The Cape Town Child Guidance Clinic, 1935-1971 : an historical analysis

Master Thesis


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University of Cape Town

The study traced certain themes in the history of the Child Guidance Clinic during the period 1935 to 1971, in order to support the following hypotheses: (1) The establishment and development of the Clinic corresponded to the rise and growth of clinical psychology in South Africa. (2). The development of clinical psychology in this country reflected international developments in the field. (3) The practice of psychology was initially ensconced in education. (4) The role of the psychologist expanded in conjunction with the expansion of the psychologists' knowledge base. (5) As a result of the growth in practical and applied psychology, the professionalization of psychology emerged. The study aligned itself generally with those historiographies that view the history of psychology from a contextual approach. The work of Rose (1985) and Van Hoorn (1983) in particular, broadly informed the way in which the study was approached. Archival data consisting of the Clinic's Annual Reports dating from 1935 to 1972 were used as primary sources. A semi-structured interview was conducted with the past director, Dr. Grover. The development of the Clinic was placed within the context of the Mental Hygiene Movement of the early 1900s. An analysis of the Clinic's work illustrated its close involvement in education, in the form of identifying "problem" children arising initially mainly from the school. The importance ascribed to intelligence testing was indicated. The subsequent growth of a base of psychological knowledge and an increased specialist psychological role was then explored in relation to the procedure followed at the Clinic. It was argued that psychologists occupied a dominant position within the Clinic's multi-disciplinary team, their knowledge base became more specialized over time, as shown from an analysis of the classificatory systems used, and that the Clinic succeeded in popularizing psychology to the general public. The development of the Clinic was then placed against the background of the issues of professionalization in South Africa. It was shown how, being situated between university, educational and clinical practice, the Clinic constituted an appropriate setting for the future training of clinical psychologists in South Africa. The developments in clinical psychology in this country were broadly compared to those within the international realm throughout the text.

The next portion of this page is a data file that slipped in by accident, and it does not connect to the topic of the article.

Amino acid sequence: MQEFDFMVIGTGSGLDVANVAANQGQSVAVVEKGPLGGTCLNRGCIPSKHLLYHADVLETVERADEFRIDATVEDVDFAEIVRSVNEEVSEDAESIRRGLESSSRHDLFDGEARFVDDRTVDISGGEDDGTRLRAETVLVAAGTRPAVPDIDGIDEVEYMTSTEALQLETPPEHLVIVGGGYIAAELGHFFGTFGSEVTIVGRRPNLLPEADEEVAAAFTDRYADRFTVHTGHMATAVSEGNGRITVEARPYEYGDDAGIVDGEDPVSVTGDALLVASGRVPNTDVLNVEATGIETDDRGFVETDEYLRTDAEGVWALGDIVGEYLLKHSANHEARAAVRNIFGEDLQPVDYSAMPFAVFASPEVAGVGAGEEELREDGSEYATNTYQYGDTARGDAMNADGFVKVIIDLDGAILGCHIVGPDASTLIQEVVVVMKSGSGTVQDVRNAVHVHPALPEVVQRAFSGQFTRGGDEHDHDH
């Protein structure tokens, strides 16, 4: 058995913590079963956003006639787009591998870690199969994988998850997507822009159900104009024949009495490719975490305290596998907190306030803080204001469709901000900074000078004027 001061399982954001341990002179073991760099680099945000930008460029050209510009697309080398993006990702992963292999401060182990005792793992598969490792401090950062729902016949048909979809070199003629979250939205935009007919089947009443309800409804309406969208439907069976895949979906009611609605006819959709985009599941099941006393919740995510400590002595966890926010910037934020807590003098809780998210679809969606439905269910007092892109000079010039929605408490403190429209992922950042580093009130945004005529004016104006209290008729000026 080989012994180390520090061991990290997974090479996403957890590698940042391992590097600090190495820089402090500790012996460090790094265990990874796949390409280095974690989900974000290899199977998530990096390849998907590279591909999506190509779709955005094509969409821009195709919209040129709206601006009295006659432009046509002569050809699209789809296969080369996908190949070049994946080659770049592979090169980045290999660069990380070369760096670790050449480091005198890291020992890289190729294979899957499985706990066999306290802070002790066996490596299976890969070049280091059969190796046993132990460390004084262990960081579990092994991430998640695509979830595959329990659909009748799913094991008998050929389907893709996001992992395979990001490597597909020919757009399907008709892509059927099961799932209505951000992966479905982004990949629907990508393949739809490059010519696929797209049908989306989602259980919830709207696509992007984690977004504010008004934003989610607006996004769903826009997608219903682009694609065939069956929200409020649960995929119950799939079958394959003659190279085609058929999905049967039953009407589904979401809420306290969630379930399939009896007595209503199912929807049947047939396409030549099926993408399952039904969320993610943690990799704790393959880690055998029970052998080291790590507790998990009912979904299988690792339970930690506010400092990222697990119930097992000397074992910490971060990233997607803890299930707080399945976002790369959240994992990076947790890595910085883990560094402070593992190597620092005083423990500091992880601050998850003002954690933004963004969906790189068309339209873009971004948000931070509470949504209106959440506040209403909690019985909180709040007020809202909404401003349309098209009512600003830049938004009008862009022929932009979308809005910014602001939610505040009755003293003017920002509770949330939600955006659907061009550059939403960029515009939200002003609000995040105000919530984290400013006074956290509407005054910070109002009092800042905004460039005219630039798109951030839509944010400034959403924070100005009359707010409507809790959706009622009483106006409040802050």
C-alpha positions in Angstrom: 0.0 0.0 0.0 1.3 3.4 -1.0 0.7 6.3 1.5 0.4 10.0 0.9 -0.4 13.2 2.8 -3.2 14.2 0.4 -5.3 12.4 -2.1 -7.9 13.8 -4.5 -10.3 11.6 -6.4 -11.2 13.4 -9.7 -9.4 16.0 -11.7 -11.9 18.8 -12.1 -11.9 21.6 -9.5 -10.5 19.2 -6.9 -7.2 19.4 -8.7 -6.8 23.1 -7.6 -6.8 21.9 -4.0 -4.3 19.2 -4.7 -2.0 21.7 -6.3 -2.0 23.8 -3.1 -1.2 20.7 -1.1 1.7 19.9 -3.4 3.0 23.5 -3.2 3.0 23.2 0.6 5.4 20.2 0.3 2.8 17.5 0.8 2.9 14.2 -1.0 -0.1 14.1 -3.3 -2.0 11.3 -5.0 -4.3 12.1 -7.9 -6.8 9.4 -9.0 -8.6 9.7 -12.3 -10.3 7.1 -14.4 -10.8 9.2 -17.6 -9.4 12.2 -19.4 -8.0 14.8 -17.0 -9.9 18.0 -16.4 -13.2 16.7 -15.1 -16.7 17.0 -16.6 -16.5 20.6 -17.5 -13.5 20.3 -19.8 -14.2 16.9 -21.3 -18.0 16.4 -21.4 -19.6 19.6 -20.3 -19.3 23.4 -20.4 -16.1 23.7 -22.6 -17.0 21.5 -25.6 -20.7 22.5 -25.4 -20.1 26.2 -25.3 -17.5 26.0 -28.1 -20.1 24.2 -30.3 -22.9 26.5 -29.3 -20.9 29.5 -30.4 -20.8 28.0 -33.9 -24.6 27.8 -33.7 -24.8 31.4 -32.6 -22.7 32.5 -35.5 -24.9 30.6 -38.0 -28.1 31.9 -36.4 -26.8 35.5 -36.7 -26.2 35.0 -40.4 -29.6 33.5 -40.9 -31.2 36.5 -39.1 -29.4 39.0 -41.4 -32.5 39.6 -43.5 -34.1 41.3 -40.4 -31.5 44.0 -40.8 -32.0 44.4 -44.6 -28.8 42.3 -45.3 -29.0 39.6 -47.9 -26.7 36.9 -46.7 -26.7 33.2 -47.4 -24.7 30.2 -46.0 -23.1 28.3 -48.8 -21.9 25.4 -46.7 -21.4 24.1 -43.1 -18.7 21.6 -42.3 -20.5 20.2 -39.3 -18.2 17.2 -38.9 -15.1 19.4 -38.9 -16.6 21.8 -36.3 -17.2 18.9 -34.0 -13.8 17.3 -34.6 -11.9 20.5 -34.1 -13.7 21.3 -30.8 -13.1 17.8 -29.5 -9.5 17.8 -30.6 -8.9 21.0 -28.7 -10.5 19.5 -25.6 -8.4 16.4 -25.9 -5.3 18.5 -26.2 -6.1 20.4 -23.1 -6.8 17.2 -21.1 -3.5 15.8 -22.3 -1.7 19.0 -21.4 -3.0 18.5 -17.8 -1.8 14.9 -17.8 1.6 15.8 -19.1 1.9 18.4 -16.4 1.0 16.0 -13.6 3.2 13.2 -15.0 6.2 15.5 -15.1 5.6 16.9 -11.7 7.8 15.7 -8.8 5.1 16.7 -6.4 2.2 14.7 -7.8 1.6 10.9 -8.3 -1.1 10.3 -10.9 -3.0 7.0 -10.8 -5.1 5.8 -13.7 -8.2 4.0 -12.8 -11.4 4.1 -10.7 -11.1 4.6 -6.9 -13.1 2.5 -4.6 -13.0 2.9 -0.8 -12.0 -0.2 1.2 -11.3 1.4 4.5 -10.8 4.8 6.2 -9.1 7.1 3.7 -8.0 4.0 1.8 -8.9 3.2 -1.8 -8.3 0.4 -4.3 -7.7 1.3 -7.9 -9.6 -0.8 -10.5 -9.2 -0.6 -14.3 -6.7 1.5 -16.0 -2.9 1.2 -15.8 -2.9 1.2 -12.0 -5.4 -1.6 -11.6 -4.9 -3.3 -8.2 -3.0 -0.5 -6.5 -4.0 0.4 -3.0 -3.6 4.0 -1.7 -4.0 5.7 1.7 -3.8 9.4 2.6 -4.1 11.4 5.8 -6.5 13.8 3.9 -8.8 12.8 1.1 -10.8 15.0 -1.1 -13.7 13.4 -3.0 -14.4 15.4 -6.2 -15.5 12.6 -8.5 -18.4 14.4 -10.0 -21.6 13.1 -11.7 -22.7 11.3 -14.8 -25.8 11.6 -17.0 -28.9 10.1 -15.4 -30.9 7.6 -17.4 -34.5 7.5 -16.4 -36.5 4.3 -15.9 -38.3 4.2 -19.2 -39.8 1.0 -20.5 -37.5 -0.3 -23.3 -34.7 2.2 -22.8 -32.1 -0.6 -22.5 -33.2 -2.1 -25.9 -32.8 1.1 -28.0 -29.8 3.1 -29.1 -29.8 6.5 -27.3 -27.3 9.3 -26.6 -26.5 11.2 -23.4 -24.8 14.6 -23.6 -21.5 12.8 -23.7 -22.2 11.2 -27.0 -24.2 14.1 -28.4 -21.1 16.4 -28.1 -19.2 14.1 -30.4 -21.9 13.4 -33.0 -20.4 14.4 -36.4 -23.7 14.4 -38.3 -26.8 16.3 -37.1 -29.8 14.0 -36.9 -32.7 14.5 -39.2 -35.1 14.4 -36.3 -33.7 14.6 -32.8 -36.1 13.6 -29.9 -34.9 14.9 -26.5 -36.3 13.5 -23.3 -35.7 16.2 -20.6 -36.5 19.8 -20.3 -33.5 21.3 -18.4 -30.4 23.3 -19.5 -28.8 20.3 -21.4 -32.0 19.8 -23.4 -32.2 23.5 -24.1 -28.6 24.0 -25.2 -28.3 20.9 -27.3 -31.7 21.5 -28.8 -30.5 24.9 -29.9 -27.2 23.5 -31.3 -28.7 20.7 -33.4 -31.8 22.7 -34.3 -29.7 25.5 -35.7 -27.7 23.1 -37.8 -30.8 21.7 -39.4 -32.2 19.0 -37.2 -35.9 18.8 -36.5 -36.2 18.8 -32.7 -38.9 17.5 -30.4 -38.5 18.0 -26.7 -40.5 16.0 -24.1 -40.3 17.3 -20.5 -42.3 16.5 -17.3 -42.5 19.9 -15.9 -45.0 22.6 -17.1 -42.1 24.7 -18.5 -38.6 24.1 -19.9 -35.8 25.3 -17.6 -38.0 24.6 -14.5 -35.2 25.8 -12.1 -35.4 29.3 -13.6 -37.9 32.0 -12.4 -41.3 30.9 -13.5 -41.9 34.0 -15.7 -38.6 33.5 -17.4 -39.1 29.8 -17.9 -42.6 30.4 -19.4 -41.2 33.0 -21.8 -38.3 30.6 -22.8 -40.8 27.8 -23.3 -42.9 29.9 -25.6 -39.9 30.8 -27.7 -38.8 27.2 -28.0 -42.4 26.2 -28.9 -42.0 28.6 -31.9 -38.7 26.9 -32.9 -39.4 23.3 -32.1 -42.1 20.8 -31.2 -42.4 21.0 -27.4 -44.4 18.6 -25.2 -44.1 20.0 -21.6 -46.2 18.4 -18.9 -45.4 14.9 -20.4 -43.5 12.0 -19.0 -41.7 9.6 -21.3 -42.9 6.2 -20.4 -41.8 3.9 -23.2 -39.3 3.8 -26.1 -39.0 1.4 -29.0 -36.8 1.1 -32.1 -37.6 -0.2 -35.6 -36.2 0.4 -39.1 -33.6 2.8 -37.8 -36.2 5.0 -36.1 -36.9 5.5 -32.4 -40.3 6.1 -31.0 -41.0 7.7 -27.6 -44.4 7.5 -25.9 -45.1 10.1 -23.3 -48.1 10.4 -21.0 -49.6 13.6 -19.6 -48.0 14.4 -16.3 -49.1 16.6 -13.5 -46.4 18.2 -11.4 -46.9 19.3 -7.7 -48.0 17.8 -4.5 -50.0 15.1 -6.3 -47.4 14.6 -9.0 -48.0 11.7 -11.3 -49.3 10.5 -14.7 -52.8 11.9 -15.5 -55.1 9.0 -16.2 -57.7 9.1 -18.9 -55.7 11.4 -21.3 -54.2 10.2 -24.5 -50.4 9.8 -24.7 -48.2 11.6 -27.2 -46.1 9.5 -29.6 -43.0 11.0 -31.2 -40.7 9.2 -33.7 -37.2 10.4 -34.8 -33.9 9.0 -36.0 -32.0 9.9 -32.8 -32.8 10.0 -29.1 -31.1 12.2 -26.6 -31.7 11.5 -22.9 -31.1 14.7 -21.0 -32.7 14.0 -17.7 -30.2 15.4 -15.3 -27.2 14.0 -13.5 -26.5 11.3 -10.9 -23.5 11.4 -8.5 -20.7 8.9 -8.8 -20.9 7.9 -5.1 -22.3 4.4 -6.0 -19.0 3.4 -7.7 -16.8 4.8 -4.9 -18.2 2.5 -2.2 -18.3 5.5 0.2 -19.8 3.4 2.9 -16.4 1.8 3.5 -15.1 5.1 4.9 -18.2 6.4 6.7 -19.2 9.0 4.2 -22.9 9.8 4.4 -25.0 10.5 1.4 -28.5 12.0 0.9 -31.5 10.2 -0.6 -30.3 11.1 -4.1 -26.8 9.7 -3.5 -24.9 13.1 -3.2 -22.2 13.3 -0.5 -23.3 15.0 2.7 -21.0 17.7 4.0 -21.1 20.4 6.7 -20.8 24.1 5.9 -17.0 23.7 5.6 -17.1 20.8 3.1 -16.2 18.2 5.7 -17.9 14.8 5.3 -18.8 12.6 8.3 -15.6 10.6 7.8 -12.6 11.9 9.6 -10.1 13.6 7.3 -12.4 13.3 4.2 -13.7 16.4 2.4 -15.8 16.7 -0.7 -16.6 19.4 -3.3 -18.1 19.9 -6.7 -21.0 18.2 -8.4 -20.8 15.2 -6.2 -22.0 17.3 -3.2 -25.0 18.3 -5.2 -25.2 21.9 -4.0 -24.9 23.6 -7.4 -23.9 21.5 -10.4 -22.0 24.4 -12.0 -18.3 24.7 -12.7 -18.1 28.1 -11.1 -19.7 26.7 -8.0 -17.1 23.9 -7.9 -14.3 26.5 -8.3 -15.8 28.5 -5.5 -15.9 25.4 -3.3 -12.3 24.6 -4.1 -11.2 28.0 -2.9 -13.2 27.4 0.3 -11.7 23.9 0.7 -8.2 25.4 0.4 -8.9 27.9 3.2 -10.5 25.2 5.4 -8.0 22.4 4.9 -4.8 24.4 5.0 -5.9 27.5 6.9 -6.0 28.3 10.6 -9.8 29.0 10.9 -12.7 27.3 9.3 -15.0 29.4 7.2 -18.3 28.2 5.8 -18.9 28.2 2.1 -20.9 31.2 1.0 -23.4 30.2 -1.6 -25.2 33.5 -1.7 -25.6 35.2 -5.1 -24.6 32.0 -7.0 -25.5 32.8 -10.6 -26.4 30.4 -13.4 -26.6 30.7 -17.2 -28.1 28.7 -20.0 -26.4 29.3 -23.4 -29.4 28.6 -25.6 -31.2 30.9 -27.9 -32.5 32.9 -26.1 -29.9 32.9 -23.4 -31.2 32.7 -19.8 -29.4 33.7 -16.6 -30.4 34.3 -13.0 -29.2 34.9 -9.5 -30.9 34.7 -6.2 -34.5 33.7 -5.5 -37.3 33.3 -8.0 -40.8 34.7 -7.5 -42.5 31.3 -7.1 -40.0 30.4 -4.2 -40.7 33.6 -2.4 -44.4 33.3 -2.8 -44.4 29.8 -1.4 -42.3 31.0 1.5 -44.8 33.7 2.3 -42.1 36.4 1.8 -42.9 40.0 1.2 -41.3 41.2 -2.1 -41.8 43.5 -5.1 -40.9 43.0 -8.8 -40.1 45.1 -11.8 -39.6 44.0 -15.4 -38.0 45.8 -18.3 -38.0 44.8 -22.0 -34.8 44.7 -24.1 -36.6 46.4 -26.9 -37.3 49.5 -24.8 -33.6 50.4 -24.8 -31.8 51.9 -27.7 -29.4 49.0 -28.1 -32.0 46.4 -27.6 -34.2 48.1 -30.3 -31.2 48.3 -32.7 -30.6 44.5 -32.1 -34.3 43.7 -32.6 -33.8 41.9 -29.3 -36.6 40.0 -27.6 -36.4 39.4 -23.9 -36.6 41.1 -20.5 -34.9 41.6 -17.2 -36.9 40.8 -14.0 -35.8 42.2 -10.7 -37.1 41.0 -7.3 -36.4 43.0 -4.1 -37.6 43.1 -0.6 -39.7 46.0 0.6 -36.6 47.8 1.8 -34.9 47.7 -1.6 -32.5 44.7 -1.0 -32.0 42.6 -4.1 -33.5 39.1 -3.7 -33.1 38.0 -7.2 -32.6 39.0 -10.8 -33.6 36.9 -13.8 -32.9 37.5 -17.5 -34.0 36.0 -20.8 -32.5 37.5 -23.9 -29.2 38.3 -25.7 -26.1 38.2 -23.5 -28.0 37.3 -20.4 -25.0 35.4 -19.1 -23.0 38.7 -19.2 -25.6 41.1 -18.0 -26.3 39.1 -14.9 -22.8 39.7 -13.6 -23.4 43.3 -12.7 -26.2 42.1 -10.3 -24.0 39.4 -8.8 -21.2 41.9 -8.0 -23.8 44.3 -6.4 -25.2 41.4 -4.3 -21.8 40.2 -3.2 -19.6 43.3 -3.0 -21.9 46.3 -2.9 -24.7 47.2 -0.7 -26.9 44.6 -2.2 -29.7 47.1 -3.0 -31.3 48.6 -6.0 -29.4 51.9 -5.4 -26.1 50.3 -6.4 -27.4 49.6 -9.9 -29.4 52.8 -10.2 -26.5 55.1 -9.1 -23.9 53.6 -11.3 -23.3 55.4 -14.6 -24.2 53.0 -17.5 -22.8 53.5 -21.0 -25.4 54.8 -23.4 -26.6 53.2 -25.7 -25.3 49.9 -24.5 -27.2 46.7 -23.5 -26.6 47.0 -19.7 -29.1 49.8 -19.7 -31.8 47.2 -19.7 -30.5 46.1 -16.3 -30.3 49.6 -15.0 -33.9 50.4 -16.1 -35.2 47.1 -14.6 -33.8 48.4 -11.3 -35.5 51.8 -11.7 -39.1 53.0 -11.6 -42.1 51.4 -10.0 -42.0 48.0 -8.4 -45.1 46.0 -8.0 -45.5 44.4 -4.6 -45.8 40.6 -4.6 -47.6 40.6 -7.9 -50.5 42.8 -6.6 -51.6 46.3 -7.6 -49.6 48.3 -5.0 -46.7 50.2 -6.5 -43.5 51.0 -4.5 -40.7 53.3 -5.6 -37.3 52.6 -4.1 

Bibliography: pages 47-49.